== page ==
These reserves arose from dollars received from exports and foreign investment that had to be exchanged into local currency. In order to avoid increases in the value of the currency that would affect the competitive position of their exporters, the exporting nations invested the reserves in dollar denominated investment, primarily US Treasury bonds and other high quality securities. By the middle 2000s, foreign buyers were purchasing around 50% of US government bonds.

During this period, emerging countries, such as China fuelled American growth, both supplying cheap goods and providing cheap funding to finance the purchase of these goods. It was a mutually convenient addiction – China financed customers creating demand for exports and America received the money to buy cheap Chinese goods. Asked whether America hanged itself with an Asian rope, a Chinese official told a reporter: "No. It drowned itself in Asian liquidity."

Following the global financial crisis, foreign purchases have decreased to around 30% of new issuance. Around 70% of US government bonds (US$ 0.9 trillion) have been purchased by the Federal Reserve, as part of successive rounds of quantitative easing.

Foreign Alms…
Historically, America has been able to run large budget and balance of payments deficits because it had no problems in finding investors in US treasury securities. The unquestioned credit quality of the US, the unparalleled size and liquidity of its government bond market ensured investor support. Given its reserve currency and safe haven status, US dollars and US government bonds remained a cornerstone of investment portfolios.

The US dollar’s share of world trade and investment is extraordinary and out of proportion to its economic role. The dollar remains the principal currency for invoicing and settling trade. 85% of foreign exchange transactions involve the dollar. 50% of stock of international securities is denominated in US dollars. Central banks hold 60% of their foreign exchange reserves in dollars. All this is despite the fact that the US’s share of global exports is only 13% and foreign direct investment is 20%.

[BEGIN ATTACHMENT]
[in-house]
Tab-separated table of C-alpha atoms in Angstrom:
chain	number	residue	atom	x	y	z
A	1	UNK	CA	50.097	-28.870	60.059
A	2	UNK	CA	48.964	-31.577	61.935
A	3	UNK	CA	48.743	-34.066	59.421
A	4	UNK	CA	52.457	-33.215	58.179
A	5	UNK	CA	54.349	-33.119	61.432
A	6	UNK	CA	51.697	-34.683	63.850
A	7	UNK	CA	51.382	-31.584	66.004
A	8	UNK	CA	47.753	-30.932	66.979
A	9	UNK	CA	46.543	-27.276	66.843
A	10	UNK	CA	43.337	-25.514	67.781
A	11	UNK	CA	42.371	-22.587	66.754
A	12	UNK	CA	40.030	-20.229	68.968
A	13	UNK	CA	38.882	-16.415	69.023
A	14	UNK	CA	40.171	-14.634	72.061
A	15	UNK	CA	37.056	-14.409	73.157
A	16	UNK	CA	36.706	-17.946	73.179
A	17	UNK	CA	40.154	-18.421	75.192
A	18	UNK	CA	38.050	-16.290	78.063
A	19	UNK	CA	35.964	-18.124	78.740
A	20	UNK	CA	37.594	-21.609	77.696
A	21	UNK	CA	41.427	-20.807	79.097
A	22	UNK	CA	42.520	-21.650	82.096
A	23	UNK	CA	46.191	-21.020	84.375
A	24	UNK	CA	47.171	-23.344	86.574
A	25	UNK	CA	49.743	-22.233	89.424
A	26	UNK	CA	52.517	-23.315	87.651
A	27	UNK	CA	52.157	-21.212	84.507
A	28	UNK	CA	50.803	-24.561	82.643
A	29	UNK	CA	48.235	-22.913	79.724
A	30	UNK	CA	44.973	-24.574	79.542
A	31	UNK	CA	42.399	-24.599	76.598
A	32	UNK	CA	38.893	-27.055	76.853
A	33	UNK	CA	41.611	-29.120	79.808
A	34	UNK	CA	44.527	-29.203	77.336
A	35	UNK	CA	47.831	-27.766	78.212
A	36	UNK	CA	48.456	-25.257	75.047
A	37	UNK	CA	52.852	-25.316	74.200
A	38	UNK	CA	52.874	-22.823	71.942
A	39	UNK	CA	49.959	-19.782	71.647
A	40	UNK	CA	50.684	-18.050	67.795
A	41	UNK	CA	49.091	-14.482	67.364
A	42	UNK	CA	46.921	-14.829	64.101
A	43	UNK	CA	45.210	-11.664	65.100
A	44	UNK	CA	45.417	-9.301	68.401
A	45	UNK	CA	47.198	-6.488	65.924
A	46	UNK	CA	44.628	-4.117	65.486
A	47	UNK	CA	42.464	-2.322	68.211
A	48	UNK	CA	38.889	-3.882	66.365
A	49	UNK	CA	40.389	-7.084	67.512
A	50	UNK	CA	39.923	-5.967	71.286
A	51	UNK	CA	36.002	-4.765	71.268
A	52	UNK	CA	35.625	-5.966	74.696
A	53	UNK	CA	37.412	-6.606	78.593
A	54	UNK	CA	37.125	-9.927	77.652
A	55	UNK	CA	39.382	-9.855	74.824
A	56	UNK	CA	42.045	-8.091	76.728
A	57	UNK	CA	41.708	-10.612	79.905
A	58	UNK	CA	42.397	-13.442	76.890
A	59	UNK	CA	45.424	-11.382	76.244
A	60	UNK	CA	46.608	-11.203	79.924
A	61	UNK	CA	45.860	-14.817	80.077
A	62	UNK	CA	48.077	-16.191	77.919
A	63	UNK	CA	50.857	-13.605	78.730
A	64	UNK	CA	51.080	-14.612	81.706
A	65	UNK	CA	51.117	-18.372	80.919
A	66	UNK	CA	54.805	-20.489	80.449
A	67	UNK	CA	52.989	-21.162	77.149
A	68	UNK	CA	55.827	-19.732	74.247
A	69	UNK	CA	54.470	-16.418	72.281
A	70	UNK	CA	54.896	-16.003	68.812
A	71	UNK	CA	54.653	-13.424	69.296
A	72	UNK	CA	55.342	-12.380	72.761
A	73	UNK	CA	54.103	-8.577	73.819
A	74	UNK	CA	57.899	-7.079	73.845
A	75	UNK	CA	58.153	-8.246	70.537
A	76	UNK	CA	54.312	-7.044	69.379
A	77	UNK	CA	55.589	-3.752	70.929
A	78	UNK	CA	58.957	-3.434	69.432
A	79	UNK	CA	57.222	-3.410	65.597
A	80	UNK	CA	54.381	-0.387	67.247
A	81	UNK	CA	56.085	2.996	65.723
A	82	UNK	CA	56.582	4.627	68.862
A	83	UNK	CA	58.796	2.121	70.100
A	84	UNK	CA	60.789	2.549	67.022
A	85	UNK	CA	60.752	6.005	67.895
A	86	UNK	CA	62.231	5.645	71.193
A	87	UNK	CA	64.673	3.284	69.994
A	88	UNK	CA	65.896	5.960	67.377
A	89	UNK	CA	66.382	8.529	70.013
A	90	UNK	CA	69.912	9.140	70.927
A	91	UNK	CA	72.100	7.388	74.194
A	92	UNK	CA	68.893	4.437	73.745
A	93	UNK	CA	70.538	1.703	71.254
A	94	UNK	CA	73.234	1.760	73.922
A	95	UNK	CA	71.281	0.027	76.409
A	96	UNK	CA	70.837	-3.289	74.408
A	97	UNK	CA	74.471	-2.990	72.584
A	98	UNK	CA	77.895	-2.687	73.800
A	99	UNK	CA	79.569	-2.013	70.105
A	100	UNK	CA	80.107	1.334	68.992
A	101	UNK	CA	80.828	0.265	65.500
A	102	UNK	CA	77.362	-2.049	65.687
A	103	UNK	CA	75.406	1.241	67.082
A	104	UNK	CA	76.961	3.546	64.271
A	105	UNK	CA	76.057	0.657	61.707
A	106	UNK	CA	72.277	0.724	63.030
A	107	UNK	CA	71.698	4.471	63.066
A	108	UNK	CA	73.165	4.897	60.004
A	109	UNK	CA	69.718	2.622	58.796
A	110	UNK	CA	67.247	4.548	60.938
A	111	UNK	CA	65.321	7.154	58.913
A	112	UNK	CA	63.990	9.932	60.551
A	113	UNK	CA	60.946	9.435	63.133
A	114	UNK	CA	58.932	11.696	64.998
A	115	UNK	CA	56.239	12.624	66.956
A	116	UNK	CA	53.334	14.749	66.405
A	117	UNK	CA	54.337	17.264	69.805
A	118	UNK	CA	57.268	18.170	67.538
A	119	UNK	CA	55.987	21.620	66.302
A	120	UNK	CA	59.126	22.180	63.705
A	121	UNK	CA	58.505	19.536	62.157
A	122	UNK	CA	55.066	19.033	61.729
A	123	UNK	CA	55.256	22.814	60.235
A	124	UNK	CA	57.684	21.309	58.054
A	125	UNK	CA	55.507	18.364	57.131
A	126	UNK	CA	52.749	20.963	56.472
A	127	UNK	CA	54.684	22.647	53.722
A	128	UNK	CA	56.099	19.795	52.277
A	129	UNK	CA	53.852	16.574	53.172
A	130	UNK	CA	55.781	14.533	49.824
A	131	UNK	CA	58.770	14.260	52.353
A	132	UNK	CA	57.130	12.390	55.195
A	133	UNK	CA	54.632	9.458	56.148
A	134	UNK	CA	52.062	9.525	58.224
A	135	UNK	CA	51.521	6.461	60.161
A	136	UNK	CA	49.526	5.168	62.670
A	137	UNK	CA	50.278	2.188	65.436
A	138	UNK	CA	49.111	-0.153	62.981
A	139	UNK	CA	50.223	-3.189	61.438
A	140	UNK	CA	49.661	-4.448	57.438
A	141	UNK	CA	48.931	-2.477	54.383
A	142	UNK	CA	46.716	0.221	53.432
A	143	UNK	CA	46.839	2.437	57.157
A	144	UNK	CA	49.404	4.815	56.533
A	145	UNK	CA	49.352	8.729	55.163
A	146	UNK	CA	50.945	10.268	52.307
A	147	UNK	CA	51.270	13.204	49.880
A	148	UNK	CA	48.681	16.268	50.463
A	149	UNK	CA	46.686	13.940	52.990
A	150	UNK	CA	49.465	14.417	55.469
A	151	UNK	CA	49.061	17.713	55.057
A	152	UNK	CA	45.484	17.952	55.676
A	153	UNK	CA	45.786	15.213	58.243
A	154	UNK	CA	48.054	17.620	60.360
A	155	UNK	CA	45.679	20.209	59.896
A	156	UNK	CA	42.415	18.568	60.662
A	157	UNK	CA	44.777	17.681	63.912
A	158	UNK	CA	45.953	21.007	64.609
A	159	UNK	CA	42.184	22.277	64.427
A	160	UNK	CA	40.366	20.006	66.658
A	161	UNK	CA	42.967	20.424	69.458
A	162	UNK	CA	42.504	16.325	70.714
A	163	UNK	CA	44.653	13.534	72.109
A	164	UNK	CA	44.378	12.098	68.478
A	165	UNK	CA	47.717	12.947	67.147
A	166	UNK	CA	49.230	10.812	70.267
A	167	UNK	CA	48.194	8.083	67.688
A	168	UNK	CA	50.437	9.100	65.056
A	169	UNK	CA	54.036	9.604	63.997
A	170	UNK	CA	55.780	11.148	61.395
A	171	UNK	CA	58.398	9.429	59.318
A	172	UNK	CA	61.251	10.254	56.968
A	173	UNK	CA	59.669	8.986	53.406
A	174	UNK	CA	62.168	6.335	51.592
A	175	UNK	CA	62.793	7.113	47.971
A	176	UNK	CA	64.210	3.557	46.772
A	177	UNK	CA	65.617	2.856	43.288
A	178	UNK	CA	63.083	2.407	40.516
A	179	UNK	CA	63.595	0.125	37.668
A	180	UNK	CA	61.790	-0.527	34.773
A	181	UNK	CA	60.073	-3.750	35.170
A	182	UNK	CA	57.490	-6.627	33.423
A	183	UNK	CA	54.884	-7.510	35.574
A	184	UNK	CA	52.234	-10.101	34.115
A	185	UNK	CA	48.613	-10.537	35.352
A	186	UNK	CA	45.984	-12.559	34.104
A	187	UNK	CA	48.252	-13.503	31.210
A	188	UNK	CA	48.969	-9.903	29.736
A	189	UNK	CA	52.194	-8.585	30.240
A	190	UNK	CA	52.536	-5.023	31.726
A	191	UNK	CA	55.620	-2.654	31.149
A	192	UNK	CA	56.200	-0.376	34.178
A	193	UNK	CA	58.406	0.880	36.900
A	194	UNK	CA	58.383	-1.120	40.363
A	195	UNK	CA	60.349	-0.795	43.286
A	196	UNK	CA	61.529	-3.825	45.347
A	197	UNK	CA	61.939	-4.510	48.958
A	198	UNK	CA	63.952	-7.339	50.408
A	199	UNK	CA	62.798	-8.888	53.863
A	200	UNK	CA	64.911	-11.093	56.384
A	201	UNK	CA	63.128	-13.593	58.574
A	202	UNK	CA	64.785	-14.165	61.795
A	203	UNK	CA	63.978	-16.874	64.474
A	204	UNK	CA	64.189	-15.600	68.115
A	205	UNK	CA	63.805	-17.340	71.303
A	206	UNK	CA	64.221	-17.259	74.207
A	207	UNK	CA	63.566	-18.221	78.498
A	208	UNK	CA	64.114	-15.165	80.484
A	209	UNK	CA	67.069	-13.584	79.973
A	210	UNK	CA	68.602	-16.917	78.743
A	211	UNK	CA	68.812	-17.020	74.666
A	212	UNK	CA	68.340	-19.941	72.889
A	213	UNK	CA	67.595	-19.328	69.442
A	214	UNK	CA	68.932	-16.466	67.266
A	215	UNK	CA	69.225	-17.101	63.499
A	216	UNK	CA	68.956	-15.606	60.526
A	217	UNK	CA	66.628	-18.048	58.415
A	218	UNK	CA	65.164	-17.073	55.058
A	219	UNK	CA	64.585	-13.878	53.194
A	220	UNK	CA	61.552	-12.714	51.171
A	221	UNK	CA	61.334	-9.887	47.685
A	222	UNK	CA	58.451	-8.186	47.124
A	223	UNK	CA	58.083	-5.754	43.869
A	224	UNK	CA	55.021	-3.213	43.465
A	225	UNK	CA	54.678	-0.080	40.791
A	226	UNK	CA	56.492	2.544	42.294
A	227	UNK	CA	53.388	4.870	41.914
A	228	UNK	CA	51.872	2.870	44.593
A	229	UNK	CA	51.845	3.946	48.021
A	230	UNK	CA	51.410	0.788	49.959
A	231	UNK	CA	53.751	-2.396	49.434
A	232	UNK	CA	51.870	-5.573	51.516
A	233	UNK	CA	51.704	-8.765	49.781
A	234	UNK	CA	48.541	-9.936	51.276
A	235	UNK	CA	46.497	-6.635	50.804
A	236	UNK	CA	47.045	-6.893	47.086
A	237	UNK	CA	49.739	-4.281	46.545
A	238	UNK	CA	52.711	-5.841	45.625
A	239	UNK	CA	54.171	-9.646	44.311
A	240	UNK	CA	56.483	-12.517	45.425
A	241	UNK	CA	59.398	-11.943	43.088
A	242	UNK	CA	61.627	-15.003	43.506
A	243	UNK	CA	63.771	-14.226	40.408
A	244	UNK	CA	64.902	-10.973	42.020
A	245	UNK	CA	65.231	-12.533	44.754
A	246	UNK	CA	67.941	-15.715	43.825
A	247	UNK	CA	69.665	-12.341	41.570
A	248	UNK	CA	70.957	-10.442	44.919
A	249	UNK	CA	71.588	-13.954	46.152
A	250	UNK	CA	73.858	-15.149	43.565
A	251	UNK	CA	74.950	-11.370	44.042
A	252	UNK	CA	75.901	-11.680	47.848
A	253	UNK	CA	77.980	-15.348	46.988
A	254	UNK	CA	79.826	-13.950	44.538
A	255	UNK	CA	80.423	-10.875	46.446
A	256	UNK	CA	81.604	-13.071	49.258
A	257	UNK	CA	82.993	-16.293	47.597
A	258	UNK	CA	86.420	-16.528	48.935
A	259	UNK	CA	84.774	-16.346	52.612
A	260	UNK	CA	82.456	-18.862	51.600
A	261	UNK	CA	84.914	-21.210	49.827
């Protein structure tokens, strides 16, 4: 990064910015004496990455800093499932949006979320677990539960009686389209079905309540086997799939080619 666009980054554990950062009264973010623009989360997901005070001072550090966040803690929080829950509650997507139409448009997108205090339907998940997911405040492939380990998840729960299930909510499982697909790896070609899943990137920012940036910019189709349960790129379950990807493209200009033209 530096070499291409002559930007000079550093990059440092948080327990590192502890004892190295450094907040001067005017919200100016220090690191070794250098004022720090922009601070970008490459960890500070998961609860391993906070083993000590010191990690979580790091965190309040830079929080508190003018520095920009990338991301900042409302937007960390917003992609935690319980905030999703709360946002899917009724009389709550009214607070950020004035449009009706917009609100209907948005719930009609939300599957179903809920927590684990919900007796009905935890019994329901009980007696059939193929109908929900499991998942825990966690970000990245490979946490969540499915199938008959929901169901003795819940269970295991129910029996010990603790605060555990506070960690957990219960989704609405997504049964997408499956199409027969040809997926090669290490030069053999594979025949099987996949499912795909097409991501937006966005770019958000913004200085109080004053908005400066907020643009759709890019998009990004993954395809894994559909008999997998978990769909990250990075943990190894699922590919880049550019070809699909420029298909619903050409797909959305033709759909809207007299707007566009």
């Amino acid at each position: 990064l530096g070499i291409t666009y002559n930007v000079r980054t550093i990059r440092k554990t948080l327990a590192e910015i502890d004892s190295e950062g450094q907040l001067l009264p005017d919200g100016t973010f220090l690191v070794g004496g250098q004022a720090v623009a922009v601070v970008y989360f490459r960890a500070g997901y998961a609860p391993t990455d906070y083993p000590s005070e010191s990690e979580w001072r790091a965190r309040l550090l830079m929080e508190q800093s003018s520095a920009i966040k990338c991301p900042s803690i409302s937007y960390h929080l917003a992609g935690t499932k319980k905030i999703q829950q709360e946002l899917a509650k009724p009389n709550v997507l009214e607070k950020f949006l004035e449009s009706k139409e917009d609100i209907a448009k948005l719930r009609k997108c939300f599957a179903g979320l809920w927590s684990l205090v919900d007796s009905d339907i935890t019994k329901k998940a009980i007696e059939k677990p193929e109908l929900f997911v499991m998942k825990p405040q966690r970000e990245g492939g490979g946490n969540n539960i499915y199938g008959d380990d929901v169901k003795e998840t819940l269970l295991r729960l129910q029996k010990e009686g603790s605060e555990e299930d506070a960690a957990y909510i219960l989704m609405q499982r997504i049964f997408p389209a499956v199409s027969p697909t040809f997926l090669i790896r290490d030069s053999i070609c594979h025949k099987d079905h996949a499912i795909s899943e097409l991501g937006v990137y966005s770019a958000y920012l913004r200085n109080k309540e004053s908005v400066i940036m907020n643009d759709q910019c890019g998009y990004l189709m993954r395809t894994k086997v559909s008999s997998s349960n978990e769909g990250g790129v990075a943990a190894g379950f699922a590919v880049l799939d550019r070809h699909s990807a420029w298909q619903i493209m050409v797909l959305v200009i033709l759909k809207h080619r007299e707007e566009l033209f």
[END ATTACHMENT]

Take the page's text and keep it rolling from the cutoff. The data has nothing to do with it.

The US financing strategy is based on the "balance of financial terror". China, the major investor in US government bond investors, finds itself in the position that John Maynard Keynes identified: "Owe your banker £1000 and you are at his mercy; owe him £1 million and the position is reversed." Over recent years, Chinese concerns about the US debt position has become increasingly shrill.

In 2010, Yu Yongding, a former adviser to China’s central bank, mused: "I do not think U.S. Treasuries are safe in the medium-and long-run…Only God knows how much value that China has stored in the U.S. government securities will be left in the future when China needs to run down its reserves."

In 2011, a Chinese government spokesperson could only "hope the US government will earnestly adopt responsible policies to strengthen international market confidence, and to respect and protect the interests of investors." In 2010, US Treasury Secretary told a gathering of Chinese students that US government bonds were "safe" investments, eliciting derisive laughter.

But China has America right where America wants China!

Existing investors, like China, must continue to purchase US dollars and government bonds to avoid a precipitous drop in the value of existing investments. This allows America time to correct its deteriorating public finances and reduce its borrowing requirements. It also allows increases in domestic savings to reduce reliance on foreign investors. The US Federal Reserve remains a buyer of last resort, although the long term consequences of this "printing money" strategy remains uncertain.